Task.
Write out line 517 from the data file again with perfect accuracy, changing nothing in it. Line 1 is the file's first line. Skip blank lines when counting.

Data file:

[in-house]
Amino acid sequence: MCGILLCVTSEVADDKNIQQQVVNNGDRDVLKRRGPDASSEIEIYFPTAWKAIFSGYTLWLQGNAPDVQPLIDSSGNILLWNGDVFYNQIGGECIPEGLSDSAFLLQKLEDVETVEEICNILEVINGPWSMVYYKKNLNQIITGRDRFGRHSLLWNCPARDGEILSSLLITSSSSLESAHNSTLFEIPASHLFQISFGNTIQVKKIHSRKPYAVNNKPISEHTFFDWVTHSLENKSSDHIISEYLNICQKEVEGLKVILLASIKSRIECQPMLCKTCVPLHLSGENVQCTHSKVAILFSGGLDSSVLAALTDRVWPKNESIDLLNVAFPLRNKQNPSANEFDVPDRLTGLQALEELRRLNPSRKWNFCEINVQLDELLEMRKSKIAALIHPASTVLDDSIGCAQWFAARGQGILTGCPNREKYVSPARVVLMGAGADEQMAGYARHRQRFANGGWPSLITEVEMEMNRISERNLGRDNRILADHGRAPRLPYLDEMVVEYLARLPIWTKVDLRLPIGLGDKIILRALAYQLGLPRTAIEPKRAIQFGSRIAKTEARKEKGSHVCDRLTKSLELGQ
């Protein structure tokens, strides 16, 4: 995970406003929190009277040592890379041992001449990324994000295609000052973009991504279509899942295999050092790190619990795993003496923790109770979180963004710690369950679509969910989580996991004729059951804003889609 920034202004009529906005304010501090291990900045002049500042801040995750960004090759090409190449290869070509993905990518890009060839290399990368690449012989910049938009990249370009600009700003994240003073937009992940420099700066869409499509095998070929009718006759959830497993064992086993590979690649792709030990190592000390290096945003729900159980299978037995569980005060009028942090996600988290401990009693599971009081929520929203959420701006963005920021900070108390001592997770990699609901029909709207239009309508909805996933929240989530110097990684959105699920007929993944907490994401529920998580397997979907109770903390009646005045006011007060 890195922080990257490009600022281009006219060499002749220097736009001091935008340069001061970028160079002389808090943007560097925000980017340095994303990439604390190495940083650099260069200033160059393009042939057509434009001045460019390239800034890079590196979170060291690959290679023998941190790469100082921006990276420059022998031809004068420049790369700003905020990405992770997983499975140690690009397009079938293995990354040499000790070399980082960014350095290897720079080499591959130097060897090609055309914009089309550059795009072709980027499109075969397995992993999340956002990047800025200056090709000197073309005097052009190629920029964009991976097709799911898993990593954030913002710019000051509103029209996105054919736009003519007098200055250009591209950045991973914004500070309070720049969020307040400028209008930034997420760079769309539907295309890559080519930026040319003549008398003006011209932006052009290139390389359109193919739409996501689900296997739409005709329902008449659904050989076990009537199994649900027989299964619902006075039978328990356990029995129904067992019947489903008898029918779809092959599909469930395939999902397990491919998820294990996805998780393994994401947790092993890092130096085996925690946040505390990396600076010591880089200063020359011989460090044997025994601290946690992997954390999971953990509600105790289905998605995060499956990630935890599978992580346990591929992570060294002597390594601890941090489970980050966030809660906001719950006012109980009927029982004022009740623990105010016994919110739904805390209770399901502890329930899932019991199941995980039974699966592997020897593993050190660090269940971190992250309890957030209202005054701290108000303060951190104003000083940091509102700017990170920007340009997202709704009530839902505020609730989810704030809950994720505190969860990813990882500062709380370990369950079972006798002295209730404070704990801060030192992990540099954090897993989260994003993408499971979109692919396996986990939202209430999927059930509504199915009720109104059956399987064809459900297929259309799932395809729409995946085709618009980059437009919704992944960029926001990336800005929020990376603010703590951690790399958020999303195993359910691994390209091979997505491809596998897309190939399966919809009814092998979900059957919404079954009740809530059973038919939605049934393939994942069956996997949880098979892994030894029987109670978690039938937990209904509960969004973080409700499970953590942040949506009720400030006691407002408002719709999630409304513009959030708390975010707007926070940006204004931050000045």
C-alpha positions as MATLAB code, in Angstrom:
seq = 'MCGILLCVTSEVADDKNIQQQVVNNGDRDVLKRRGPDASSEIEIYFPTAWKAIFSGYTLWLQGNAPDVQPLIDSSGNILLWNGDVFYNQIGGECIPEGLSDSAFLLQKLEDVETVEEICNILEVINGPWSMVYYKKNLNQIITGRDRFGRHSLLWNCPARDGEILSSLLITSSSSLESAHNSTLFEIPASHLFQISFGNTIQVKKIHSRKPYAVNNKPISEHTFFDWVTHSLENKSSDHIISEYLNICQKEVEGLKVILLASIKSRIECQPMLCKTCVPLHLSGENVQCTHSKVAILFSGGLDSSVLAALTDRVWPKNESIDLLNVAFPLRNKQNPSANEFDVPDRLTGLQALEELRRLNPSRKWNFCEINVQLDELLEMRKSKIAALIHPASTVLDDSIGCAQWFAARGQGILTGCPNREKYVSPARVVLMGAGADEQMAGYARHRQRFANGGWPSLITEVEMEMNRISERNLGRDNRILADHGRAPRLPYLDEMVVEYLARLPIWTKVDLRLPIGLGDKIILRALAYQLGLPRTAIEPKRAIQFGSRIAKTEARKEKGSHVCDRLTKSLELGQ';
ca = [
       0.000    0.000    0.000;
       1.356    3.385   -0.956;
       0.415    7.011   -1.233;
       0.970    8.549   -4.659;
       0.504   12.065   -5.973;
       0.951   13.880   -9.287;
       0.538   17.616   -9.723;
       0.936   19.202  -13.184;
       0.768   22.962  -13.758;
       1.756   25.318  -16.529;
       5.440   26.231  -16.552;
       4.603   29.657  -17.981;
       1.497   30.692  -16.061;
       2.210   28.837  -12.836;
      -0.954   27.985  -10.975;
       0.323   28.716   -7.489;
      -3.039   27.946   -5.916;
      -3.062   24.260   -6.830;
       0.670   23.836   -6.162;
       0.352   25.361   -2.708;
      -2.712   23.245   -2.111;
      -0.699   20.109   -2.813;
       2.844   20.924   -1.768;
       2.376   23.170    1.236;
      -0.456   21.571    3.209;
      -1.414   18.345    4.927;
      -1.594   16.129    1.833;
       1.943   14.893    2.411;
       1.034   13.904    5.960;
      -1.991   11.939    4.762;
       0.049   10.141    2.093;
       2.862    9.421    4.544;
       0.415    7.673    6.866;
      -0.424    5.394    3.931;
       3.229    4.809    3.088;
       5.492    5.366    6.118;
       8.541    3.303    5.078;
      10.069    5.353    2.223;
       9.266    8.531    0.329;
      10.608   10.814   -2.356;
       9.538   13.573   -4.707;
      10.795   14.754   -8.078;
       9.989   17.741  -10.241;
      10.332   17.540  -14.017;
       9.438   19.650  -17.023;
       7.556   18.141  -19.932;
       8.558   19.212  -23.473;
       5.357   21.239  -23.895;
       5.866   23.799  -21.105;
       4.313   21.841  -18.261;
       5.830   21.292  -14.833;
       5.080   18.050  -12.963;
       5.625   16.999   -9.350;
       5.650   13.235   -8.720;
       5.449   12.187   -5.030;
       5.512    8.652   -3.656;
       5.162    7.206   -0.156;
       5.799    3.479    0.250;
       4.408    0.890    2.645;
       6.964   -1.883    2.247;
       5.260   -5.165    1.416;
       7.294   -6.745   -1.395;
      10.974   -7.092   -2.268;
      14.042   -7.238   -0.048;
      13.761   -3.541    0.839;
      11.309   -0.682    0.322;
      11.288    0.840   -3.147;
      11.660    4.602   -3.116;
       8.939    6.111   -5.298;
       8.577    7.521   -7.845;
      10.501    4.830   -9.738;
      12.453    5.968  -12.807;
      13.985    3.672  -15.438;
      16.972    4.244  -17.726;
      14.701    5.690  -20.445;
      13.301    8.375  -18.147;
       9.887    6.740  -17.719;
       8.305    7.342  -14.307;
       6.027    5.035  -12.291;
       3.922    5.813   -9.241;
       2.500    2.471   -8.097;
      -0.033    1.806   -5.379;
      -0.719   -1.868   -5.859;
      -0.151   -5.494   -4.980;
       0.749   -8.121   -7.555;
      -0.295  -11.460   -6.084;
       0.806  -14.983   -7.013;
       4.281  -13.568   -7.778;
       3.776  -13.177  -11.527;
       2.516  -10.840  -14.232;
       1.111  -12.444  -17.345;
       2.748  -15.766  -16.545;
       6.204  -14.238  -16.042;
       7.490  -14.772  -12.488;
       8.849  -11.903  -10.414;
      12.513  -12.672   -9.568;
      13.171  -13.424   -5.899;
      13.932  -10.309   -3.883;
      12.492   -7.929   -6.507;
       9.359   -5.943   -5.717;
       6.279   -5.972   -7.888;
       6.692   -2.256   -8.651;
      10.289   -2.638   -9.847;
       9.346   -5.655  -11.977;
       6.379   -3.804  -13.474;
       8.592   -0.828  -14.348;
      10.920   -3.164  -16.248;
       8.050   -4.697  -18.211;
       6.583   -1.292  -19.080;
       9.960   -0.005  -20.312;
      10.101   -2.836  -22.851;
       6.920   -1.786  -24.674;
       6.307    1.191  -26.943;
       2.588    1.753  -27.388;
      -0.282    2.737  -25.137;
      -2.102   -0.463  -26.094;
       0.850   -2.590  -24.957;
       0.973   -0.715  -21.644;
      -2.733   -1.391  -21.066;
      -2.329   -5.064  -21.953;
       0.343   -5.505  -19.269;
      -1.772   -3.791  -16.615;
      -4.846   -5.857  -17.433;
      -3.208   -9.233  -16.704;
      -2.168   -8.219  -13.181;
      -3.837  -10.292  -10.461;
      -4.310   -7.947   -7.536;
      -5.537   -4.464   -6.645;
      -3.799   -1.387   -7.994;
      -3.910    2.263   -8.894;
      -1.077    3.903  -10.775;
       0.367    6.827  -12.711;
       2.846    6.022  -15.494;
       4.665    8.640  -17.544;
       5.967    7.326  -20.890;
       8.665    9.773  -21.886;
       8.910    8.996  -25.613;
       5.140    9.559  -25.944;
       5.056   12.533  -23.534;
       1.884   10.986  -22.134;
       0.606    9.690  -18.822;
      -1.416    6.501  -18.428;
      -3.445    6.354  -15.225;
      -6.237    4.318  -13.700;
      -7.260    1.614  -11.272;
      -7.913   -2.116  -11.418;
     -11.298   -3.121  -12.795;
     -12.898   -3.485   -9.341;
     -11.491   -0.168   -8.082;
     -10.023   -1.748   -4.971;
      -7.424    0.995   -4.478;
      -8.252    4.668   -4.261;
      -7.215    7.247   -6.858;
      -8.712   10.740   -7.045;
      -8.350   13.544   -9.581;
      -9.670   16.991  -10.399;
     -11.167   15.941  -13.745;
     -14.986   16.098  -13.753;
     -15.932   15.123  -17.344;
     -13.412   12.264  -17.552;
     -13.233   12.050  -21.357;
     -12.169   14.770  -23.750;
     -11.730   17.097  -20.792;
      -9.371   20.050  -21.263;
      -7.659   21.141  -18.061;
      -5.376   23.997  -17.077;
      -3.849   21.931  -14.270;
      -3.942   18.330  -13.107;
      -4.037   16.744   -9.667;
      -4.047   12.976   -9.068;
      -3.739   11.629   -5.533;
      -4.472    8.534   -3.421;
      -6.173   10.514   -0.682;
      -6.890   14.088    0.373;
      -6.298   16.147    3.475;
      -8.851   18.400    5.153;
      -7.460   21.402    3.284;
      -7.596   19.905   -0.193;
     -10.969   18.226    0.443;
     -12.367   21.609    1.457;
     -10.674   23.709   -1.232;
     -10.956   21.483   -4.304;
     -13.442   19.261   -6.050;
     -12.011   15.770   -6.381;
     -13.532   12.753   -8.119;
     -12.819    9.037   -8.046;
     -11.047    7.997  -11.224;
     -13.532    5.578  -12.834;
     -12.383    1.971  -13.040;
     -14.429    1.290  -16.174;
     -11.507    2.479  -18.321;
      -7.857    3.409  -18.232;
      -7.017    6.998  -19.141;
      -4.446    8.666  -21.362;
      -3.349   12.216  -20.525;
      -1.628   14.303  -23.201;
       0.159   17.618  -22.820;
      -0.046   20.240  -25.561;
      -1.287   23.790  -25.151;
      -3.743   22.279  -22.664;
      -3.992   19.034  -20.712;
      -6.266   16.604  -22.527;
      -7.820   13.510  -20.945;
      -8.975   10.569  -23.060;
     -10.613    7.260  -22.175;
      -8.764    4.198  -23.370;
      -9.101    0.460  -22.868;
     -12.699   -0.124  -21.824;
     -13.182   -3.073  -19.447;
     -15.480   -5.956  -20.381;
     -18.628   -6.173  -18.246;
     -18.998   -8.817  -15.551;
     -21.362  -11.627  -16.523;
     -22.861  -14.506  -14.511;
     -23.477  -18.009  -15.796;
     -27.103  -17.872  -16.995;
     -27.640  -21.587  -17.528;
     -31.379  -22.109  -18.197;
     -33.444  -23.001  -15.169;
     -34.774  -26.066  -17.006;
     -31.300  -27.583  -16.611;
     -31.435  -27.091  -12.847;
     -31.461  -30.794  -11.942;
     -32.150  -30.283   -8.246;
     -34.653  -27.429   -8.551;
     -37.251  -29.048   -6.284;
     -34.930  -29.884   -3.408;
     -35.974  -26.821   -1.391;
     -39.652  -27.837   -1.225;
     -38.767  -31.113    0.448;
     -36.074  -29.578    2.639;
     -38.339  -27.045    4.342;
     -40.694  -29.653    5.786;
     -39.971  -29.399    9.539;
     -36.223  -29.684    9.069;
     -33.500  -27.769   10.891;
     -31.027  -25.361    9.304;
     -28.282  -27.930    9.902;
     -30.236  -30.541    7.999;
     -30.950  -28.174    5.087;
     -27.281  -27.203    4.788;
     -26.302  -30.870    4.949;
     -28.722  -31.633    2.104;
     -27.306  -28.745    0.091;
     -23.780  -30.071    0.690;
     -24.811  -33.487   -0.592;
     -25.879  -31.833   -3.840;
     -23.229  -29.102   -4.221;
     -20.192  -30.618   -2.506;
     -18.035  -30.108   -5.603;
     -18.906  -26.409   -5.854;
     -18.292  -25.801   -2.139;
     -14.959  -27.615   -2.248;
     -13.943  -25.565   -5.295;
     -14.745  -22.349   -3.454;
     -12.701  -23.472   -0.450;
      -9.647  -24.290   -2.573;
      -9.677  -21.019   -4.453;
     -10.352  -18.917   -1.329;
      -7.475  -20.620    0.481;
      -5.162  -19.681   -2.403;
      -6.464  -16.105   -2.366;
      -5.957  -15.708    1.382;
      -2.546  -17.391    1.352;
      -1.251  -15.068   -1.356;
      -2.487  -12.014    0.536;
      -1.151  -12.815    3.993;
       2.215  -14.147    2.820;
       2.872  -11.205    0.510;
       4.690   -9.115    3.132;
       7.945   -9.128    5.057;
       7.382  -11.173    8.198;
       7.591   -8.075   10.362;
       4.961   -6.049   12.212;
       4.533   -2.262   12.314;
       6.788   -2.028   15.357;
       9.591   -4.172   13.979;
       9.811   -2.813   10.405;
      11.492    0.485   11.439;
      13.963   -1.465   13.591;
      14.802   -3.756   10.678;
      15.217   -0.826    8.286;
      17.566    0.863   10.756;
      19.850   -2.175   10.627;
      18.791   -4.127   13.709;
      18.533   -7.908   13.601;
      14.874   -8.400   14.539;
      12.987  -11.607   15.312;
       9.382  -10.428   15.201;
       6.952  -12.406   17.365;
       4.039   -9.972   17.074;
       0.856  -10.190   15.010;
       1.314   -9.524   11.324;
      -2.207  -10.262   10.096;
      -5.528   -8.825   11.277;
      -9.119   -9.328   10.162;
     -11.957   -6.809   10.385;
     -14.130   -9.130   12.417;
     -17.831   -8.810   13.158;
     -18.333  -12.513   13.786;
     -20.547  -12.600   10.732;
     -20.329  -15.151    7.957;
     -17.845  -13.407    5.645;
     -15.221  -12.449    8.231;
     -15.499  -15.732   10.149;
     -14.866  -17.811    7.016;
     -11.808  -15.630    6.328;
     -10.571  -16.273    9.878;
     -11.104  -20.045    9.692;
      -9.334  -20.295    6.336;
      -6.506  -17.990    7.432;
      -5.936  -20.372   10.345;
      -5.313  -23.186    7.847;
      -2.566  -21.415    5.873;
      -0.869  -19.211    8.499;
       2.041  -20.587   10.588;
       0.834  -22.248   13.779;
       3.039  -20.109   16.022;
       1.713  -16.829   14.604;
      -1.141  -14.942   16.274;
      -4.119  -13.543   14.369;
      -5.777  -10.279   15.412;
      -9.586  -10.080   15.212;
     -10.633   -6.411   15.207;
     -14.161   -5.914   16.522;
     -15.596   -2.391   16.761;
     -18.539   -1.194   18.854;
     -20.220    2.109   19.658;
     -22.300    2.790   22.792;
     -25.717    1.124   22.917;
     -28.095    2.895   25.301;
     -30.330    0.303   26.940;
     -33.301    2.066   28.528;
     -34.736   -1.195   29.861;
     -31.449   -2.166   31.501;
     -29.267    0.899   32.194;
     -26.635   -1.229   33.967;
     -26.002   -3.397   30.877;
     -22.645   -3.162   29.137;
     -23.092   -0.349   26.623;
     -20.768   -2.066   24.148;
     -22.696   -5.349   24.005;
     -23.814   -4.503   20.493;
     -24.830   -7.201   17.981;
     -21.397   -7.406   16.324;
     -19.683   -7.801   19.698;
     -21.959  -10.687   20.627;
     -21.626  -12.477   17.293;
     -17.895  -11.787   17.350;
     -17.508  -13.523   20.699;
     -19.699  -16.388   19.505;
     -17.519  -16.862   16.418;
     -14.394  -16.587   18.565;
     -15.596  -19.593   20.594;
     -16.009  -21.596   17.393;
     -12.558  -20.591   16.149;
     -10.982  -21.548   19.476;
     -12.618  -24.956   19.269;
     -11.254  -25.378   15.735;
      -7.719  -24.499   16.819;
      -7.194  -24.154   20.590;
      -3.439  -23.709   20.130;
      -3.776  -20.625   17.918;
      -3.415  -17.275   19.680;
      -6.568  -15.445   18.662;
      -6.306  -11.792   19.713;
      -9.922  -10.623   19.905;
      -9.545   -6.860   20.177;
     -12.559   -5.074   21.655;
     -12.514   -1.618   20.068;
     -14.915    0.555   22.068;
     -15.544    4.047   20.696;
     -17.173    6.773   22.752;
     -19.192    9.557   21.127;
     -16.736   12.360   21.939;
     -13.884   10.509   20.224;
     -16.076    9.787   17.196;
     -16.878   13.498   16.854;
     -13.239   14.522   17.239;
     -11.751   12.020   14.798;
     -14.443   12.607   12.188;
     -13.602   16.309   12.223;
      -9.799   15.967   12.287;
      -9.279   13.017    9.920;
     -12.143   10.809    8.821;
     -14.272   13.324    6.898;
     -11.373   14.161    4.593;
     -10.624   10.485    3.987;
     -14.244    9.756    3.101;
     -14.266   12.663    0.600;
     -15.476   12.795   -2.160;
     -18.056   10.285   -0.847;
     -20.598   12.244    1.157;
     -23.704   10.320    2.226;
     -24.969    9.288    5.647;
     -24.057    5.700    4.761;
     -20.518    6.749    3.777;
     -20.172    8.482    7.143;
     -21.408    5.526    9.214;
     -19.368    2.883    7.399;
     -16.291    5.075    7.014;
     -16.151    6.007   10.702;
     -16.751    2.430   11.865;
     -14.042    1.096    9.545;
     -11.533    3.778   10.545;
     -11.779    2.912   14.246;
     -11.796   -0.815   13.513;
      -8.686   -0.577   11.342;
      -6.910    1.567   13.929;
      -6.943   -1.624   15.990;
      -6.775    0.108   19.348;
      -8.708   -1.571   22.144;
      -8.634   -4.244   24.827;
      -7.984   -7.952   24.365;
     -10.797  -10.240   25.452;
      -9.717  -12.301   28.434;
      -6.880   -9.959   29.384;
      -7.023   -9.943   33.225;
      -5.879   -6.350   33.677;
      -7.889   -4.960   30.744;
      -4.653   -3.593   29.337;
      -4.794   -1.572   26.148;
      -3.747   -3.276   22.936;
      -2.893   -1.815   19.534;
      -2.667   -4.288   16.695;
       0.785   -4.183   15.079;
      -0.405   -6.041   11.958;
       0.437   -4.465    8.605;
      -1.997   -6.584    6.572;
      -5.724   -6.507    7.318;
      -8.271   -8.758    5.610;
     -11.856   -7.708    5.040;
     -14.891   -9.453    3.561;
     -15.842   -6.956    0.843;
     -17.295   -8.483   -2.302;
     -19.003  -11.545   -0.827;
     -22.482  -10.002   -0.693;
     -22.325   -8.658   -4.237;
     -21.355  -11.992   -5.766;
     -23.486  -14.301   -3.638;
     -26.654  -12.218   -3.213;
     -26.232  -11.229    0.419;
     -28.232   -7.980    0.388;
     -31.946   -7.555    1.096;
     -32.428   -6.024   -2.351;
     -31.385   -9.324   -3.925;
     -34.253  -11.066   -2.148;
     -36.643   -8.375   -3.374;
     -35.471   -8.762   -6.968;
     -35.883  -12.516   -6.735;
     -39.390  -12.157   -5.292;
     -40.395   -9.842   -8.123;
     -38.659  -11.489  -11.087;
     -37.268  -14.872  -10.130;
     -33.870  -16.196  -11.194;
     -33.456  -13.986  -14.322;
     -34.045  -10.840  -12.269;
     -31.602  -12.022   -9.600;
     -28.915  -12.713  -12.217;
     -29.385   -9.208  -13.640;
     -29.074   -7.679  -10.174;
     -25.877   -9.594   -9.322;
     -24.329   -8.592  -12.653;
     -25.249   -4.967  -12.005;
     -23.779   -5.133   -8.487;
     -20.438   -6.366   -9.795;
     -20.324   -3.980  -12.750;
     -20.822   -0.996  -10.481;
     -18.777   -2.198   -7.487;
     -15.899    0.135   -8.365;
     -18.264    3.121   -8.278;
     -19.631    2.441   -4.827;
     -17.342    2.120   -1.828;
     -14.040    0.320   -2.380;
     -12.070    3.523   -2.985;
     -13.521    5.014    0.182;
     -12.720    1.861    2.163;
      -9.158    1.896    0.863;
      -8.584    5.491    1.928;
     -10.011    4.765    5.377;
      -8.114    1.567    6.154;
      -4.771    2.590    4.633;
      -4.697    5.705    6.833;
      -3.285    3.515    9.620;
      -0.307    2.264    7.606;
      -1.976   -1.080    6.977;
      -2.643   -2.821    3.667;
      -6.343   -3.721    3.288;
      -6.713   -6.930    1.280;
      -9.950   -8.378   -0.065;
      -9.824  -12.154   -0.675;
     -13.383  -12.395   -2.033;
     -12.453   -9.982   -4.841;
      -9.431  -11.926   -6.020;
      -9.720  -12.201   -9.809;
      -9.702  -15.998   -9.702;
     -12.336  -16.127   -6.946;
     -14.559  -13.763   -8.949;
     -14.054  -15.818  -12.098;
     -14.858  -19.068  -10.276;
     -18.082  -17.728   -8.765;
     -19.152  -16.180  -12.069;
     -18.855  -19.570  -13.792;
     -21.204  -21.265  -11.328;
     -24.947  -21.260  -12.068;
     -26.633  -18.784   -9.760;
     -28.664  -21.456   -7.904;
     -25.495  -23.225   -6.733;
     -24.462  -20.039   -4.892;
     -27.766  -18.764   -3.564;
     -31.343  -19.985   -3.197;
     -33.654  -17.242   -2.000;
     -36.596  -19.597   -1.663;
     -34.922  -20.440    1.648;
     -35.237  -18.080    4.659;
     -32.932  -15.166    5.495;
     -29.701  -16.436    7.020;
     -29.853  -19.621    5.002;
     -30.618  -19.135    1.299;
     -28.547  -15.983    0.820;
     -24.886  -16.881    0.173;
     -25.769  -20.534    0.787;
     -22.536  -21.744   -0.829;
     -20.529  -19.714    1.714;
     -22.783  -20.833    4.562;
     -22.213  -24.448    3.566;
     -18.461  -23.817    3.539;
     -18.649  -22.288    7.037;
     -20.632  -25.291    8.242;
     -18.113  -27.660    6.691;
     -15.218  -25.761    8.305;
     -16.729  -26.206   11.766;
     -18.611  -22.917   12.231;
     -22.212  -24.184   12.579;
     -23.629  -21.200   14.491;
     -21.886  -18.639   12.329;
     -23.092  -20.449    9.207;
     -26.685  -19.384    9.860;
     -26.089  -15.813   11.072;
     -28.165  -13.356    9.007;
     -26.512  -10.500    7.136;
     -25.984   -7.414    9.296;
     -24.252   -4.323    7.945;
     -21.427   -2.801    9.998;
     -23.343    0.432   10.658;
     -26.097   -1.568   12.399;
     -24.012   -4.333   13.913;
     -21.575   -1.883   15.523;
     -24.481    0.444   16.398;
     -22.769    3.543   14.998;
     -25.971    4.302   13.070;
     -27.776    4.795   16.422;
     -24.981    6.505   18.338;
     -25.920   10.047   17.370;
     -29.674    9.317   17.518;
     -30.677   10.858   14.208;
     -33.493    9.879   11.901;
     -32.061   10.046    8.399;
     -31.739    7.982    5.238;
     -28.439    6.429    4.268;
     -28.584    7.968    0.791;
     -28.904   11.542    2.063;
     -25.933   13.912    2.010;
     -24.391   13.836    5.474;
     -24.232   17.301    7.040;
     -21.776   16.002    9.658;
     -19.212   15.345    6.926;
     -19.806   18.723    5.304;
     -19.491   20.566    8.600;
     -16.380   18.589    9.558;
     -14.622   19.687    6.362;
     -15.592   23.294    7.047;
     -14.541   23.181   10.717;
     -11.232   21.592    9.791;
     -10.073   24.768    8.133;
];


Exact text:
     -31.343  -19.985   -3.197;